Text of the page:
4. Disorganized Attachment: child grows up in an environment with extreme highs and lows that are usually characteristic of abusive relationships substance misuse issues. The child comes to crave attachment but fears the person with whom they wish to attach, causing them to feel extremely confused about if their needs will be met and unsure about how to have them met at all.

Theory 2: Relational Trauma

In the world of psychology, we differentiate between “Big T” and “Little T” traumas. “Big T” traumas are events that are most commonly associated with PTSD, such as experiencing a life-threatening situation (i.e. going to war, getting in a horrific car accident, etc.), whereas “little T” traumas are highly distressing events that impact someone’s life but don’t fall into the “Big T” category (i.e. ongoing emotional abuse, bullying or harassment, death of a pet, etc.). The degree to which such events impact a person depends on a number of factors like the conclusions that were drawn from the event or the support they had at the time.

It is not uncommon for individuals who have endured a number of unhealthy relationships to experience anxiety once they enter a healthy one. This is because the fear centre of their brain, which is only concerned with their survival, may have come to associate certain neutral stimuli with fear and anxiety. For example, if they don’t get a text back from someone within a certain amount of time, they might immediately associate a lack of responsiveness with a feeling of abandonment, which will create anxiety. The anxiety pathway of [perceived lack of responsiveness —> abandonment —> anxiety] might happen in a fraction of a second, triggering intense feelings of anxiety.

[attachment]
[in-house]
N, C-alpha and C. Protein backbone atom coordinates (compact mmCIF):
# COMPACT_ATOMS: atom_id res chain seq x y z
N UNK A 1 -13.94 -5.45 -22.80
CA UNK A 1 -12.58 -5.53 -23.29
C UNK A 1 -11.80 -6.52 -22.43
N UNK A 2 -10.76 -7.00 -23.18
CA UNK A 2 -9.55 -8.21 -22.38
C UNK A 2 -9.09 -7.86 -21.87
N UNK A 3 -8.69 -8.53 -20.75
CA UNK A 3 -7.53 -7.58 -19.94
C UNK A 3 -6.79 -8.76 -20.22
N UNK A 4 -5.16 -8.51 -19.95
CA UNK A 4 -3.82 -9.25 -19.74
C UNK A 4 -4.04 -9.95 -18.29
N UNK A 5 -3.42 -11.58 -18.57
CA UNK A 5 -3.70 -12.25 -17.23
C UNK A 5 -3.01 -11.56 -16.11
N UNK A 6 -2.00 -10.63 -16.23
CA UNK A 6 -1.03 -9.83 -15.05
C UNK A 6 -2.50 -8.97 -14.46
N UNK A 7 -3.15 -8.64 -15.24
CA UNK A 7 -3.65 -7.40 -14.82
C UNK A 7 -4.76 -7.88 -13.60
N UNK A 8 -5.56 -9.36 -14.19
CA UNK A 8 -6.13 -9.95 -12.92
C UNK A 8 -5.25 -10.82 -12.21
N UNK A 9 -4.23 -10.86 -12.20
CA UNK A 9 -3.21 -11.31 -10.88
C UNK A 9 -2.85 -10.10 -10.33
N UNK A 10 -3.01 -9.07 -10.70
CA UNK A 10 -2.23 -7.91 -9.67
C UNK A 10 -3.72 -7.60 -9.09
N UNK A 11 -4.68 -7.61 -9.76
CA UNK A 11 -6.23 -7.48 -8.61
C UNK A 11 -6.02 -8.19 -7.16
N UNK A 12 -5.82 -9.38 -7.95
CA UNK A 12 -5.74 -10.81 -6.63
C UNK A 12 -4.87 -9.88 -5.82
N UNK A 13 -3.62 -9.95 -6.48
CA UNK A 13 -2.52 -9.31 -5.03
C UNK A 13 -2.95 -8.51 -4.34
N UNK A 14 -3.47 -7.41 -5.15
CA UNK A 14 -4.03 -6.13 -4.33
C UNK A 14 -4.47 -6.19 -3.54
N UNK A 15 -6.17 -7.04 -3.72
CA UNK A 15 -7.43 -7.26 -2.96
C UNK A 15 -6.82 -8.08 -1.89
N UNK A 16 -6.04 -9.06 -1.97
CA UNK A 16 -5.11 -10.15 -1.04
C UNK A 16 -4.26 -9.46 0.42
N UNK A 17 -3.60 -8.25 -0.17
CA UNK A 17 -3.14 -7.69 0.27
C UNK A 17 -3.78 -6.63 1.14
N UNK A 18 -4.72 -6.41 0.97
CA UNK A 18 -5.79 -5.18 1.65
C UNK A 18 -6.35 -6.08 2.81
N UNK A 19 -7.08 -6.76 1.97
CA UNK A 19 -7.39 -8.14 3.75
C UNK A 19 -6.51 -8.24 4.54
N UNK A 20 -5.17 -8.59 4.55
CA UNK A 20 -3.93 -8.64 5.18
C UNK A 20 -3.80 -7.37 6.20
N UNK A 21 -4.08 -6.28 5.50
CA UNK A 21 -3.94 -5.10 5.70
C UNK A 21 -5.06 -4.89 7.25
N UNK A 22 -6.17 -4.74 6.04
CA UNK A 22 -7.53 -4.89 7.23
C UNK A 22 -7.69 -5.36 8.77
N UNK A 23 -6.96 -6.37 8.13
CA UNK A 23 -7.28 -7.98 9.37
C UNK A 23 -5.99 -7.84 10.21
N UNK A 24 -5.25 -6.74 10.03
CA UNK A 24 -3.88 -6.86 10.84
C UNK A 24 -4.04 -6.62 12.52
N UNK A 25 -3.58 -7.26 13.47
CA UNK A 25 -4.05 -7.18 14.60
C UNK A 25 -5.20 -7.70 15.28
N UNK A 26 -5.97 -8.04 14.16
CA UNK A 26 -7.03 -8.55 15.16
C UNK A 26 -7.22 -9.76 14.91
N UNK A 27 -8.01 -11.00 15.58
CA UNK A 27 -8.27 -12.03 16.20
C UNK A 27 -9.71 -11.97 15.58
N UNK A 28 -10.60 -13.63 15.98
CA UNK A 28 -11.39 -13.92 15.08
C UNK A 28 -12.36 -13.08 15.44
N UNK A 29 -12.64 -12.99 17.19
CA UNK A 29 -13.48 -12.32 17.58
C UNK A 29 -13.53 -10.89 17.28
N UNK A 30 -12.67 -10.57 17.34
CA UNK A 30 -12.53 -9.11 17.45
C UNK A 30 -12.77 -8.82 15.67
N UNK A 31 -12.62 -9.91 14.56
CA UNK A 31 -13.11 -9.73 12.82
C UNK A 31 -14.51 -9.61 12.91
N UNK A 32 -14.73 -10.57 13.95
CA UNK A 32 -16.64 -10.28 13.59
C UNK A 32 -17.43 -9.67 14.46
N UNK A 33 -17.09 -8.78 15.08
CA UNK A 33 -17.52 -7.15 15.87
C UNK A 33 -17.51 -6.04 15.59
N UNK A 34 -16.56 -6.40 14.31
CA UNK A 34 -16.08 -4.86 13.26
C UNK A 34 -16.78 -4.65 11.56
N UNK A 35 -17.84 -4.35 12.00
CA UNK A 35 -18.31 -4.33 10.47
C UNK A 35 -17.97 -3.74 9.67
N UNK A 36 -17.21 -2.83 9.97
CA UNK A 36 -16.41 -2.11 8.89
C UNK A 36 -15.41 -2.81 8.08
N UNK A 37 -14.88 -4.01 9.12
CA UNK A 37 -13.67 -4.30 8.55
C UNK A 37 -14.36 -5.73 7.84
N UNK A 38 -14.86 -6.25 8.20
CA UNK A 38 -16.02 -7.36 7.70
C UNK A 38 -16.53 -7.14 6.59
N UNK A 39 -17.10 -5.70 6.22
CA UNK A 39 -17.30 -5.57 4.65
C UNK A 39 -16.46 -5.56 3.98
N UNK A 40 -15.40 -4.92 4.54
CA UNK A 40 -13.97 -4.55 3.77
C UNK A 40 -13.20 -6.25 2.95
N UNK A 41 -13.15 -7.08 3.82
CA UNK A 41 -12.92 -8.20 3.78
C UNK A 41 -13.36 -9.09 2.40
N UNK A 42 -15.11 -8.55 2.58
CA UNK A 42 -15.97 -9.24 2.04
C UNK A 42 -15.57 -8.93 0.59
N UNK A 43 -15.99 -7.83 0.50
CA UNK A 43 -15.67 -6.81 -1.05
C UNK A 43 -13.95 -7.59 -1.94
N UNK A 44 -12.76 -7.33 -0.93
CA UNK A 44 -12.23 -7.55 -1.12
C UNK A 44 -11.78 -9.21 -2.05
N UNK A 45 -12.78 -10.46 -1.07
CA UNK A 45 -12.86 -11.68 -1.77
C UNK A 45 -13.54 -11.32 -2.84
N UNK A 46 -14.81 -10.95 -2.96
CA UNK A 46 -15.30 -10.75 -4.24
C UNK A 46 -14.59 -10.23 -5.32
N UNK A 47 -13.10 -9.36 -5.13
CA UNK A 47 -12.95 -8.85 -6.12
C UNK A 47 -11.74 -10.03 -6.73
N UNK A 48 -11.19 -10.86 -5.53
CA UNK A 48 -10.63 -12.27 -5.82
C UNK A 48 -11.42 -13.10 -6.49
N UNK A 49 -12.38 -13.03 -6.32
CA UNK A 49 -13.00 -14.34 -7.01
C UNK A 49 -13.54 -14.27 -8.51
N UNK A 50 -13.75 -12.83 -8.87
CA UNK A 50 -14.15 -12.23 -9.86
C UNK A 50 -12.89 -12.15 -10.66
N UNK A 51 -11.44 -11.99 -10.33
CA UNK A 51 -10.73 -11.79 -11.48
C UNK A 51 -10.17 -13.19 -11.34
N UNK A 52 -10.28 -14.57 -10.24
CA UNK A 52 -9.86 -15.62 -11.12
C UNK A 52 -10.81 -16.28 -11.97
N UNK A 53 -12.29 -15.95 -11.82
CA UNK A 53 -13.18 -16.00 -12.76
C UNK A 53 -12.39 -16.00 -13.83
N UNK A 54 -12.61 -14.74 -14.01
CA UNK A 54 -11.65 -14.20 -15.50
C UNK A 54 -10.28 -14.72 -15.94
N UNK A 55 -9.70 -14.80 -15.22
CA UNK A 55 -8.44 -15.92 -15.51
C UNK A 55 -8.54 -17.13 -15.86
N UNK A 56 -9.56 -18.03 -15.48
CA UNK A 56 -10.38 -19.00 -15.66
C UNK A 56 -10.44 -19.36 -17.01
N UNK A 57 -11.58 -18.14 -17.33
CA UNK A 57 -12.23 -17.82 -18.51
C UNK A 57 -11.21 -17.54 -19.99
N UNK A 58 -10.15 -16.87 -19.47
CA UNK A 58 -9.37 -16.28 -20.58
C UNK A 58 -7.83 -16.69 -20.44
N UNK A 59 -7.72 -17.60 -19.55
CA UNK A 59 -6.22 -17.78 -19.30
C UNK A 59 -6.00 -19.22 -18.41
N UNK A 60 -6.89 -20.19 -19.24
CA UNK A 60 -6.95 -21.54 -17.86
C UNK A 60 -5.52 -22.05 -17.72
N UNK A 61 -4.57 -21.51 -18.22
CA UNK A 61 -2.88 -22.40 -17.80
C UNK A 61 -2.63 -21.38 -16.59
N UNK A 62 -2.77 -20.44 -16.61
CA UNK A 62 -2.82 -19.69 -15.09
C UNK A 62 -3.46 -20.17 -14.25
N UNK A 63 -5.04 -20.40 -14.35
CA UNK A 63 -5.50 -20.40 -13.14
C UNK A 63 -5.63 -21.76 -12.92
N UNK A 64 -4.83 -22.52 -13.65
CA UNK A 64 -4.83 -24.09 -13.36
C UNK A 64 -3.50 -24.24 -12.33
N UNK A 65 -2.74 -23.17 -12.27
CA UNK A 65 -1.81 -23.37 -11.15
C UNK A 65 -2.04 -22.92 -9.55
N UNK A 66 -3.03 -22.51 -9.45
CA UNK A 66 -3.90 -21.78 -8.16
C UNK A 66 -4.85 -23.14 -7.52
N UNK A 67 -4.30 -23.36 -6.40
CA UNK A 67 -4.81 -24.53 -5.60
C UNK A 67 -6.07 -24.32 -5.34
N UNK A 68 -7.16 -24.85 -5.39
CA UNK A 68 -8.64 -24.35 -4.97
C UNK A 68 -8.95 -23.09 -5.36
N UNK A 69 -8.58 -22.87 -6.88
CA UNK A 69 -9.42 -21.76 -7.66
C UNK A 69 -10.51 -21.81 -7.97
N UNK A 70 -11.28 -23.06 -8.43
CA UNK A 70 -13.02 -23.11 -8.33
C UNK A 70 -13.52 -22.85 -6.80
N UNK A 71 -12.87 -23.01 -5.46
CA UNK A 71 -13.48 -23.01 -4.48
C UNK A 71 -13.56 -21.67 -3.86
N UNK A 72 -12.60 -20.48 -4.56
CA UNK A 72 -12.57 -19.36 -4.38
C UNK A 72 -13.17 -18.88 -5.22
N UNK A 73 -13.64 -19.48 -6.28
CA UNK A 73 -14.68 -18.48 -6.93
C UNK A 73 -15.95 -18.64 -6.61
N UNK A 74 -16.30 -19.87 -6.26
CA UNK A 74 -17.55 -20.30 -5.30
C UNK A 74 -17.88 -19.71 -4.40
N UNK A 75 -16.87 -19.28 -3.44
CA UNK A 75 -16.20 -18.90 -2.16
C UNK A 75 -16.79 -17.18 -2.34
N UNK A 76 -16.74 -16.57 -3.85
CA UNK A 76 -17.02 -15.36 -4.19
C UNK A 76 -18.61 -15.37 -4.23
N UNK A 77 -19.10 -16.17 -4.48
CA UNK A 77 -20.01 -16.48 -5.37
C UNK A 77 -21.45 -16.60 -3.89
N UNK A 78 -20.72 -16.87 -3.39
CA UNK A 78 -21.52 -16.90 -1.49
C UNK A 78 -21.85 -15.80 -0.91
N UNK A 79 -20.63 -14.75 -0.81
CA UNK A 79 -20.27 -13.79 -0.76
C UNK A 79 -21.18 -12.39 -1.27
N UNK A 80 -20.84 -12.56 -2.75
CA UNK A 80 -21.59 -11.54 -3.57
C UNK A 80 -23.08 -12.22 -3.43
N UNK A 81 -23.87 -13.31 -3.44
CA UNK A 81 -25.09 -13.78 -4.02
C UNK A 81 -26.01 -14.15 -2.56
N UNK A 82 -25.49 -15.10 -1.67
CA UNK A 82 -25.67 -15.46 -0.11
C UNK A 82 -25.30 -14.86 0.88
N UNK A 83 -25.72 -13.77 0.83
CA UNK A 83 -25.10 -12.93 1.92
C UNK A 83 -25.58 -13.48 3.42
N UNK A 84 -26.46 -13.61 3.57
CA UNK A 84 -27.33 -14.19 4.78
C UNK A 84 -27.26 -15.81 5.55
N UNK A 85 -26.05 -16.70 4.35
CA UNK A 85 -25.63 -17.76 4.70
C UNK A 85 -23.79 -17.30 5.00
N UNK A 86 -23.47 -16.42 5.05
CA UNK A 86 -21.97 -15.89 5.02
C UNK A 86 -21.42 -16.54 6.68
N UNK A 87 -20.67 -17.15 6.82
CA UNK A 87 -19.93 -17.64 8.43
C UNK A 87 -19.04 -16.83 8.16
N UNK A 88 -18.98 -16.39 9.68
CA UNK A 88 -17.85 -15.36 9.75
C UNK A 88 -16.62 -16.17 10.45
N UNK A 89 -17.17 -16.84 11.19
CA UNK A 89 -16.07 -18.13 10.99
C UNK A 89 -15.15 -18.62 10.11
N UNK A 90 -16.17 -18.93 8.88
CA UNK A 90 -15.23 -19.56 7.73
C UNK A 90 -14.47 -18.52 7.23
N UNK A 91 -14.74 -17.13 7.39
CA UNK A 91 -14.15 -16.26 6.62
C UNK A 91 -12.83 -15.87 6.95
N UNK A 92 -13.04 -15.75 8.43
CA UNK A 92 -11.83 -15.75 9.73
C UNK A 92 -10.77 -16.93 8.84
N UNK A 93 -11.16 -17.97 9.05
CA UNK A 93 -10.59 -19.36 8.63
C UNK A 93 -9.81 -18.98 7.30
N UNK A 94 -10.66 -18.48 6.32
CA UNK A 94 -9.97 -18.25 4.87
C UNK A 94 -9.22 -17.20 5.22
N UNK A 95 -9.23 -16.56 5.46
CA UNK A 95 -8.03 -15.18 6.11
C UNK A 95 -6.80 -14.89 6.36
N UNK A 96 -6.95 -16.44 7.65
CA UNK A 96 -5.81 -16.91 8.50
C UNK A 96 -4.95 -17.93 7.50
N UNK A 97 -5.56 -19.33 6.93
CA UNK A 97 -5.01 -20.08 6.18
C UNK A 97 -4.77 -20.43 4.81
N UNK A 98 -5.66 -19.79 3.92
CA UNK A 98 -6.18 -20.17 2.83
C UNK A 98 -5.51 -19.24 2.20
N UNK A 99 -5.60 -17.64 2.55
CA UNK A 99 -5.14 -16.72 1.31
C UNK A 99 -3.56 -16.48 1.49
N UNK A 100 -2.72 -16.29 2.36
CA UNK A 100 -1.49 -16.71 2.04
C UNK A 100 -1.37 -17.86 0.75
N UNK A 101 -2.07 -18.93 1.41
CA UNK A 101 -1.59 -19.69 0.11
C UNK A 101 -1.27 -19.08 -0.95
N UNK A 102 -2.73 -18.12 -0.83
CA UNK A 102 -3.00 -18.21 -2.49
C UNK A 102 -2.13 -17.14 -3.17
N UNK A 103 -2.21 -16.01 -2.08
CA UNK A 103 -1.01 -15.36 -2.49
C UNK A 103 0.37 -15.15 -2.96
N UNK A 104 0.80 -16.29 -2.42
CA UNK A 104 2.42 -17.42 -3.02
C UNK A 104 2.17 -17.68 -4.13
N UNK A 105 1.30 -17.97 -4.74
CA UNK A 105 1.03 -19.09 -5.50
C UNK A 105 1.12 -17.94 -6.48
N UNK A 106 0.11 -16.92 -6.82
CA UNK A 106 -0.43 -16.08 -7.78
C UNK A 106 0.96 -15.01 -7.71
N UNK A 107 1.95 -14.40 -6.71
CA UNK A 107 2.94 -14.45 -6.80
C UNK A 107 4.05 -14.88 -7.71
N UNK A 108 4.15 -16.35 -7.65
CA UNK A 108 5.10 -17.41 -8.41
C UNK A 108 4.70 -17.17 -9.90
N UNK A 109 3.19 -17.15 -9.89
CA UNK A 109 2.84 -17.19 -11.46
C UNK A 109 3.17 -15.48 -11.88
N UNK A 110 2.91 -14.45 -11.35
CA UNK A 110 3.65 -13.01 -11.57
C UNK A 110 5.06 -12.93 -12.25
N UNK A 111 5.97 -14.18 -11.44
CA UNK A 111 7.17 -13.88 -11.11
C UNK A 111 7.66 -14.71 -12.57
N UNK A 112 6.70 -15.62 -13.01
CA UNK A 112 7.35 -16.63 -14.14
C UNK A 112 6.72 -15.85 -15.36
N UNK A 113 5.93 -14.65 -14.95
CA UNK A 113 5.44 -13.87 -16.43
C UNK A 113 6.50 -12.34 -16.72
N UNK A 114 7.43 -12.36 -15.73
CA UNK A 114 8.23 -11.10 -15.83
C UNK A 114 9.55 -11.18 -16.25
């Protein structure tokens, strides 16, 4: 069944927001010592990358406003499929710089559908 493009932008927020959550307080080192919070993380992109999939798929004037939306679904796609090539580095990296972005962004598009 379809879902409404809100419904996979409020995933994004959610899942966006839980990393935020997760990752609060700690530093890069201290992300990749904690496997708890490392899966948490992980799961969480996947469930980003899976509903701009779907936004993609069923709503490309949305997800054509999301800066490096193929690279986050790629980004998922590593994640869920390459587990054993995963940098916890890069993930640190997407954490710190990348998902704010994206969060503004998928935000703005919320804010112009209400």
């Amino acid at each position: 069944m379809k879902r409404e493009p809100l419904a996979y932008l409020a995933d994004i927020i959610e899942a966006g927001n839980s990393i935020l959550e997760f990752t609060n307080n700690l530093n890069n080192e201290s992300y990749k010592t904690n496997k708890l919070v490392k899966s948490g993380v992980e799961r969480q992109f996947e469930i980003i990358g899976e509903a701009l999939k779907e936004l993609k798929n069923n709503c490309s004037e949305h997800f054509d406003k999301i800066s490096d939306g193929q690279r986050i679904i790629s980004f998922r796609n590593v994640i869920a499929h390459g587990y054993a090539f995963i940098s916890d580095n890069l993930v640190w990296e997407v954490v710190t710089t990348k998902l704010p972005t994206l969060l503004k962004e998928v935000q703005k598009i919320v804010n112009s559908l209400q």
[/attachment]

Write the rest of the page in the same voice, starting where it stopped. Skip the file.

The point is, the experiences we’ve been through can shape our emotional responses and cause us to jump to conclusions that support the feelings we’re experiencing in that moment.

Theory 3: Underlying Mental Health Concerns

It is not uncommon for someone’s experiences in romantic relationships to be a red herring for a different underlying issue, whether that be generalized anxiety, social anxiety, or something else.

For example, if someone says they feel anxious about being in a romantic relationship, it's easy easy to jump to the conclusion that they have an anxious attachment style. However, upon asking them more about this, I might learn that they’re terrified about the idea of being physically intimate with someone due to experiencing intense insecurities about their body. In this case, then, their anxiety in relationships might be a symptom of undiagnosed body dysmorphia. It’s important to get curious about the thought patterns and sensations the person is experiencing—and why—so we can address the root cause of their concerns.

Theory 4: Low Self Esteem

I personally don’t like the term “low self esteem” as I feel as though it’s a big buzzword that can feel too vague to work with effectively (plus, there’s a lot of evidence that striving for 'high self esteem’ can actually be problematic). Someone with “low self esteem” usually has a loud inner critic but lacks the necessary skills to help change their thought patterns and self-talk in a way that's helpful.

Strategies to Help You Feel More Secure in Relationships

  1. Work with a therapist to learn more about your attachment style and how you can cope.